THE FRENCH CHALLENGE.TO SPAIN Philip II's proclamation to desert the colonization of Florida had barely left his office when a new power in Europe prepared to challenge Spain's authority in Florida. The challenge came from a group of French Protestants, called Huguenots, who had only recently gained their religious liberty from the French Crown. After years of religious conflict, dividing France into two armed camps, these followers of the teachings of Martin Luther, were prepared to establish France as a mercantile power.

Many of the Huguenots were merchants and sailors. Their leader was Admiral Gaspard de Coligny. Coligny was a clever statesman and a trusted maritime advisor to the Bourbon king, Charles IX. Coligny convinced Charles IX that France's future success as a nation depended upon competing with Spain and Portugal for American colonies. Charles' mother Catherine de Medici, a staunch Catholic who was divided by her desire to expand French colonization and her faith, warned Philip II that Coligny wanted to overthrow Spain in the New World. Her report was an exaggeration, for even Coligny realized France had to avoid Spain's developed colonies. Still Coligny's choice of developing a colony in Florida, so close to the Spanish gold fleets may open the question of whether Coligny wanted to confront Spain.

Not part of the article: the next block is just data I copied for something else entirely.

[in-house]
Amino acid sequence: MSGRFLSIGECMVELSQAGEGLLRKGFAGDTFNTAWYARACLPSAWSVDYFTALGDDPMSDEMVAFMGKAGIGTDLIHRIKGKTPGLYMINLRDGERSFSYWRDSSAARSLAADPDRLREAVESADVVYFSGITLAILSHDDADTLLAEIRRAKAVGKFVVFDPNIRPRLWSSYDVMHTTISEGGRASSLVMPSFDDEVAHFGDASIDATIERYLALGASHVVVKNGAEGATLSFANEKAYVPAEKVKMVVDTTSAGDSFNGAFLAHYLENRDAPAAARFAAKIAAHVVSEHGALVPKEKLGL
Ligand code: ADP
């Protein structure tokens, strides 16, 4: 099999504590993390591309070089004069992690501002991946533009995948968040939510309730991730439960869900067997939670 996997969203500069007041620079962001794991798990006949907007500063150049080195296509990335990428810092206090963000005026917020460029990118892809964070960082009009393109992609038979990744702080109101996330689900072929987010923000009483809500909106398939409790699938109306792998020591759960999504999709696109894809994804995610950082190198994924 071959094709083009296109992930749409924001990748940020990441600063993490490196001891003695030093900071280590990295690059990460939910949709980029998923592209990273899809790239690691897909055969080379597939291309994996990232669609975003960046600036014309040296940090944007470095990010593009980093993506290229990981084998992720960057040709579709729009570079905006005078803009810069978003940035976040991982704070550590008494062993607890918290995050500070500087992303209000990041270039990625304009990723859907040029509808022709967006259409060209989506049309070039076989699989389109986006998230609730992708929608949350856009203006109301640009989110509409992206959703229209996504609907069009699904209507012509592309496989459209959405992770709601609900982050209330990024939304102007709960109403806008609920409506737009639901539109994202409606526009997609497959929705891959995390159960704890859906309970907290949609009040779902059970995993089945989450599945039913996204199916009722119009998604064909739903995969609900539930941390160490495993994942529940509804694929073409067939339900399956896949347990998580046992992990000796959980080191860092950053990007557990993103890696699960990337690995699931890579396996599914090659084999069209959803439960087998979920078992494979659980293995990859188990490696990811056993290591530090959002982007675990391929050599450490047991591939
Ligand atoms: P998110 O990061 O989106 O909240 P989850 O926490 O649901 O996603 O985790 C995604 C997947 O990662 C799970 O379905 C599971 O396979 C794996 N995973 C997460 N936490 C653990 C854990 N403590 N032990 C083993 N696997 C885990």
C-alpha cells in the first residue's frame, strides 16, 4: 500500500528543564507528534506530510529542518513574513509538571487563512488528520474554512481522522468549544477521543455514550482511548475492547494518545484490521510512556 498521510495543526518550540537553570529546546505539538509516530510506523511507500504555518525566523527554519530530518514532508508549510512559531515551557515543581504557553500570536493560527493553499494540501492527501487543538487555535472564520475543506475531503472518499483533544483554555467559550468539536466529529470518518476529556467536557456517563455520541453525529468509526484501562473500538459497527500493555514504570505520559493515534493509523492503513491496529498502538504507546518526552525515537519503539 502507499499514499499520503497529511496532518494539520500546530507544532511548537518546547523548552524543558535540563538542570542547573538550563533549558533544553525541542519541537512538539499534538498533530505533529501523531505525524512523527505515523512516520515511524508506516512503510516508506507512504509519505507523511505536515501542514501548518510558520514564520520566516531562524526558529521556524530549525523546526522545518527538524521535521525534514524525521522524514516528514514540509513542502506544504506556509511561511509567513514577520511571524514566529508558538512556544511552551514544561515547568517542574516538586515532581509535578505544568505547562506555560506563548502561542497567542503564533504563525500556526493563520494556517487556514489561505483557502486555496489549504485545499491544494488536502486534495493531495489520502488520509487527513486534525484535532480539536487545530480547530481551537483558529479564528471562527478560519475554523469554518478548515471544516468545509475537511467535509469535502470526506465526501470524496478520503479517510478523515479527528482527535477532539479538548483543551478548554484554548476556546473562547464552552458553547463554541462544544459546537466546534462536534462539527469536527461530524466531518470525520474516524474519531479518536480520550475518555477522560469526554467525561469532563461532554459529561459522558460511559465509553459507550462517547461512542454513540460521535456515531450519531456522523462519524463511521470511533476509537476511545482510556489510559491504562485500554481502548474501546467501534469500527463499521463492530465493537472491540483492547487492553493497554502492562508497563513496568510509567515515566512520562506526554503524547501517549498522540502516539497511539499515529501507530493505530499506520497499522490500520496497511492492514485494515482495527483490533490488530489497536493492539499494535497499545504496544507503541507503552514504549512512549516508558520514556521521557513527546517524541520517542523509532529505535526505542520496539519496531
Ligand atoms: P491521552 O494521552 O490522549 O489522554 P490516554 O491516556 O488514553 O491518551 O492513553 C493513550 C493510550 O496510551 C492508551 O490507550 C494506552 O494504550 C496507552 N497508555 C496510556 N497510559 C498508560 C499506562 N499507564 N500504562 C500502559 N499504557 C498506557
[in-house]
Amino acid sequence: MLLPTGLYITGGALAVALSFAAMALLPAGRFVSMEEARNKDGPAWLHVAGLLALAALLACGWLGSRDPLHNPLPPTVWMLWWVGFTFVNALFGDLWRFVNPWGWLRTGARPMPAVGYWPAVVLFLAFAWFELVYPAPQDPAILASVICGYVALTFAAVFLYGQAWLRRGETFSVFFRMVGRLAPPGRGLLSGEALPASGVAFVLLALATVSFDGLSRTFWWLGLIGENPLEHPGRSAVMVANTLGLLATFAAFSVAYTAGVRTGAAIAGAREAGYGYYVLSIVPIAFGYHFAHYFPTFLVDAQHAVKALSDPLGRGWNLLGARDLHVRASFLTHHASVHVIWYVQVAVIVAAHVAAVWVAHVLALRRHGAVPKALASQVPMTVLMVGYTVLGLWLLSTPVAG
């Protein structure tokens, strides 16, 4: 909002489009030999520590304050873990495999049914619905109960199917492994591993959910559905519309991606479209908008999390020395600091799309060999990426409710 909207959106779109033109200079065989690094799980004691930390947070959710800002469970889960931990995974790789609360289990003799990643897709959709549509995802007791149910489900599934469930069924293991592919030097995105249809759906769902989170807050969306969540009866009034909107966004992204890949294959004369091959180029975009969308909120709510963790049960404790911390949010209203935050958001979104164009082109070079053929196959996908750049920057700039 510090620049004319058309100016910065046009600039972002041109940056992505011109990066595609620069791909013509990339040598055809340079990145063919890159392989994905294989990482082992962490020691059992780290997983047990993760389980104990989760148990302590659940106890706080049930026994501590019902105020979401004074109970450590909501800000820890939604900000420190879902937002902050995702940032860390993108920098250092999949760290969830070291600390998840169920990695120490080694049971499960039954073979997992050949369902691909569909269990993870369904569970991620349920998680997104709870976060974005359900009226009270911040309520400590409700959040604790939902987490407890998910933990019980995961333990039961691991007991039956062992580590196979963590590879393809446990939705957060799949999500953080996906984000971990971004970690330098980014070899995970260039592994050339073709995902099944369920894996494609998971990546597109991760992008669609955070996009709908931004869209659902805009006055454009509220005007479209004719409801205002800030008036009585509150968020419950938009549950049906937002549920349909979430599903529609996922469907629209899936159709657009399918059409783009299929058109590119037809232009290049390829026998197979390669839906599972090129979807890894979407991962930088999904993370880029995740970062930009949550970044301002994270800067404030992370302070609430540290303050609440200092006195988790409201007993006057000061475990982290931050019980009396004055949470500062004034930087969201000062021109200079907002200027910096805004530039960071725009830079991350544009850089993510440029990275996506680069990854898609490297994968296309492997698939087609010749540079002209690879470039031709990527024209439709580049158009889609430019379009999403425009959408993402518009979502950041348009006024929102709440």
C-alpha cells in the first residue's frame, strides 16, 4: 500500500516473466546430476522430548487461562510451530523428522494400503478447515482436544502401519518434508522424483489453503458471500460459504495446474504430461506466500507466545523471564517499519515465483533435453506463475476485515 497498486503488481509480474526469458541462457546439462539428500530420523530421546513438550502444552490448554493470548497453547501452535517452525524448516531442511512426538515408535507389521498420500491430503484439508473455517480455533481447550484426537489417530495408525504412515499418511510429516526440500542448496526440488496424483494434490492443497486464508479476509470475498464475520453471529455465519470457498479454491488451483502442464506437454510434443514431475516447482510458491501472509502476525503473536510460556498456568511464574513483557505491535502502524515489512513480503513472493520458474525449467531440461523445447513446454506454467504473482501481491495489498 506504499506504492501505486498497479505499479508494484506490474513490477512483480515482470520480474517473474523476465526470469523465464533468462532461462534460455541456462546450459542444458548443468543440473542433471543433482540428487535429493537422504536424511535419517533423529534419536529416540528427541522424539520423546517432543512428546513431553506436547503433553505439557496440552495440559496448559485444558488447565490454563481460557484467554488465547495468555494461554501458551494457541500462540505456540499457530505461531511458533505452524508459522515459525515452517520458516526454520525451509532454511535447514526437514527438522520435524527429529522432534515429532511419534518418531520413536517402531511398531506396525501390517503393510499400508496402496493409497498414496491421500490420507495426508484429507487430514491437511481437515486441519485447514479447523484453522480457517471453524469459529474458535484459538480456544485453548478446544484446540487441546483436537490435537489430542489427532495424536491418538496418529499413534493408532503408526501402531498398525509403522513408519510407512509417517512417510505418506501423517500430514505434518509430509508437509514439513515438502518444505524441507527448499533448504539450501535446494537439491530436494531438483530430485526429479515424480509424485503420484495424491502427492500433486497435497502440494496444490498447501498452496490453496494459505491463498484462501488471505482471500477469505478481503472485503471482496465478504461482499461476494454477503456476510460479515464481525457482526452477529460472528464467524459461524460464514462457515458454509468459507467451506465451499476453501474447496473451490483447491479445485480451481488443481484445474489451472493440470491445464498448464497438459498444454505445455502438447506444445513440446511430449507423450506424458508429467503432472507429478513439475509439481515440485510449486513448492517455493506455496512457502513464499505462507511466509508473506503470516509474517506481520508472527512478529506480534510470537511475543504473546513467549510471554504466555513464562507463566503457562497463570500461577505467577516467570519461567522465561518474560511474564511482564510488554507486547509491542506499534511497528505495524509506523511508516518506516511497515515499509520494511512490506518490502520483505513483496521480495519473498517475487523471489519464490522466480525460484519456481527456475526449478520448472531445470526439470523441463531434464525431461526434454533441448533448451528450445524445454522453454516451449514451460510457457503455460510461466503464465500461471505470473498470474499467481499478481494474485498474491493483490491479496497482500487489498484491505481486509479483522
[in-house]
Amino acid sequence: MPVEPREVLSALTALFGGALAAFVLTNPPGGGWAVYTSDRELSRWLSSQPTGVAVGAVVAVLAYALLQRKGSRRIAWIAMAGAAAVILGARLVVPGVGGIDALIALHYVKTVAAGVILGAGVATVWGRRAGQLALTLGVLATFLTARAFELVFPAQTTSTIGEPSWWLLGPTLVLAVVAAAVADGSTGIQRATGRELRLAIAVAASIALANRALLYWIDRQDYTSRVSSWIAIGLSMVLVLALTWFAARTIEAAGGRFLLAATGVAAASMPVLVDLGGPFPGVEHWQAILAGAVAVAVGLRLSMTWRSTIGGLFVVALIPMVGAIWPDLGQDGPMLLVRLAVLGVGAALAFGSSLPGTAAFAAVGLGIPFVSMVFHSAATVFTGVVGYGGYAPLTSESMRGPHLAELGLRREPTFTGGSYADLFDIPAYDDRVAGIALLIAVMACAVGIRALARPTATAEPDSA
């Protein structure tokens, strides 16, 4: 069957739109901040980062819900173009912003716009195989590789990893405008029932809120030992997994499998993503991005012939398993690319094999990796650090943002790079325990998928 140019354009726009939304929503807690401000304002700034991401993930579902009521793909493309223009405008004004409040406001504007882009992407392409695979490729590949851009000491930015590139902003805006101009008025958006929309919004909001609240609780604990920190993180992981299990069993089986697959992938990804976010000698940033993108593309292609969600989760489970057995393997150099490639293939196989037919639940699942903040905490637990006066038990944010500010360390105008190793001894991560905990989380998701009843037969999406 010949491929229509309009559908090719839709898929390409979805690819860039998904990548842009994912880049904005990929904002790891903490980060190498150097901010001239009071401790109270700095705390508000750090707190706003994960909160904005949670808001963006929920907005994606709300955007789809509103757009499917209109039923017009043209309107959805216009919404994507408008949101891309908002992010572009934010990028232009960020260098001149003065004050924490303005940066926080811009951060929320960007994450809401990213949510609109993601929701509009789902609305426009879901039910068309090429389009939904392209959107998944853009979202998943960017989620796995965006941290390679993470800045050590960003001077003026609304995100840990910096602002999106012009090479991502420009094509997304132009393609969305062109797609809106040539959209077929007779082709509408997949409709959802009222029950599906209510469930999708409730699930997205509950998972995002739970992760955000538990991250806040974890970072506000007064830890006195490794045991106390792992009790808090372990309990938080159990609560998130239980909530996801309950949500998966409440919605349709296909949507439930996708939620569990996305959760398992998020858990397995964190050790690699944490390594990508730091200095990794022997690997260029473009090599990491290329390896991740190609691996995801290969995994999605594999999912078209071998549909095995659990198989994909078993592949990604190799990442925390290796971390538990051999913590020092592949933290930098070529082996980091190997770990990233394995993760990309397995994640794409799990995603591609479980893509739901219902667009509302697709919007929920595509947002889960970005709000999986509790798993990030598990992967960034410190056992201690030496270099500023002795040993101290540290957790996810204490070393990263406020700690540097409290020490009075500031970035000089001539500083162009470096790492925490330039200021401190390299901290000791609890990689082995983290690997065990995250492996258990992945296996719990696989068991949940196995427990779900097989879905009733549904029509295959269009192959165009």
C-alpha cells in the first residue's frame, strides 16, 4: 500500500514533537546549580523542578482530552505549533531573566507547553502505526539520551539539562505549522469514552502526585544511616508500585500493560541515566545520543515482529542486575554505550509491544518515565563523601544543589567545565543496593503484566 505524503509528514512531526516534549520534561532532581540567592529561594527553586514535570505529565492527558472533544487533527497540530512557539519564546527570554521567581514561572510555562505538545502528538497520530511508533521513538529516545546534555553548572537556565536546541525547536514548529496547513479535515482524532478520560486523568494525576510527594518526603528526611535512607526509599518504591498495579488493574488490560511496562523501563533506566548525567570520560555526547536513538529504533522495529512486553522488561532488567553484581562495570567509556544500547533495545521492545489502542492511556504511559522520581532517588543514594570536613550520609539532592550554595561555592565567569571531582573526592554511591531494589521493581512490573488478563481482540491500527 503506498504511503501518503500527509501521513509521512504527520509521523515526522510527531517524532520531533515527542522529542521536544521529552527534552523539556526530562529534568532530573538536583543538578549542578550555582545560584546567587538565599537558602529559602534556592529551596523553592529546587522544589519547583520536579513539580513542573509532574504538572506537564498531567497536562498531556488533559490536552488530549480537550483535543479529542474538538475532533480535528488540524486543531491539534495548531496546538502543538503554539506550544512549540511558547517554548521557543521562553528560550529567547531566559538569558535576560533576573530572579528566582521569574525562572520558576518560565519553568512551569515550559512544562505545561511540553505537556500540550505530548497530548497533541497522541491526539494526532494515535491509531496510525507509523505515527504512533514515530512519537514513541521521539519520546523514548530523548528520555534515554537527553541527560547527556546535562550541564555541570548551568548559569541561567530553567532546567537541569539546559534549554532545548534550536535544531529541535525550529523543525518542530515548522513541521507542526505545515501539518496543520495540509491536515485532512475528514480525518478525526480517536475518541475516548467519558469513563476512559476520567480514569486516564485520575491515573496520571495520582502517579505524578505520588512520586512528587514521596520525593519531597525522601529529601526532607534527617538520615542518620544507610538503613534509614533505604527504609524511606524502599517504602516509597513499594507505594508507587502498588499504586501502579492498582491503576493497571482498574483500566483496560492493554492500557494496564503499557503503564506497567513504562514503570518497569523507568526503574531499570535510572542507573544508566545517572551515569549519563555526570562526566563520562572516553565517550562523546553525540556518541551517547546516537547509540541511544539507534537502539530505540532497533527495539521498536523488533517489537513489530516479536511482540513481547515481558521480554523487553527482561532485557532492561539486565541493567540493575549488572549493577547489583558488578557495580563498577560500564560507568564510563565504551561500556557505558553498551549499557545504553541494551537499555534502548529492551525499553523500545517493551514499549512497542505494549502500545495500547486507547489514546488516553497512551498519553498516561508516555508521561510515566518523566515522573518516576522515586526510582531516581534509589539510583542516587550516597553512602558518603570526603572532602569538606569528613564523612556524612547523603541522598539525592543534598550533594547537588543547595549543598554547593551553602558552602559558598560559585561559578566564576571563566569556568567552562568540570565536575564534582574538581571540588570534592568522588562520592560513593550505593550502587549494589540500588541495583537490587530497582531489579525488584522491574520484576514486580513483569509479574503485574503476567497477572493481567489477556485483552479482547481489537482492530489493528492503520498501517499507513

Five miles east of Jacksonville on the St. Johns River stands a replica of Fort Caroline.



In 1562 Coligny selected France's best seaman, 'JEAN RIBAULT to lead France into North America. Ribault grew up in the seaport of Dieppe and was an experienced sailor. His second-in-command was Rene de Laudonniere, the son of a French explorer and an assistant to Admiral Coligny.

Using sailing instructions from Verrazano's voyage of North America, Ribault reached the Florida coast near Cape Canaveral on April 30, 1562. He sailed northward to the mouth of a wide river the Spanish called "the St. Johns", but which Ribault renamed "the River of May." He landed on a small river island, which he called "Mayport."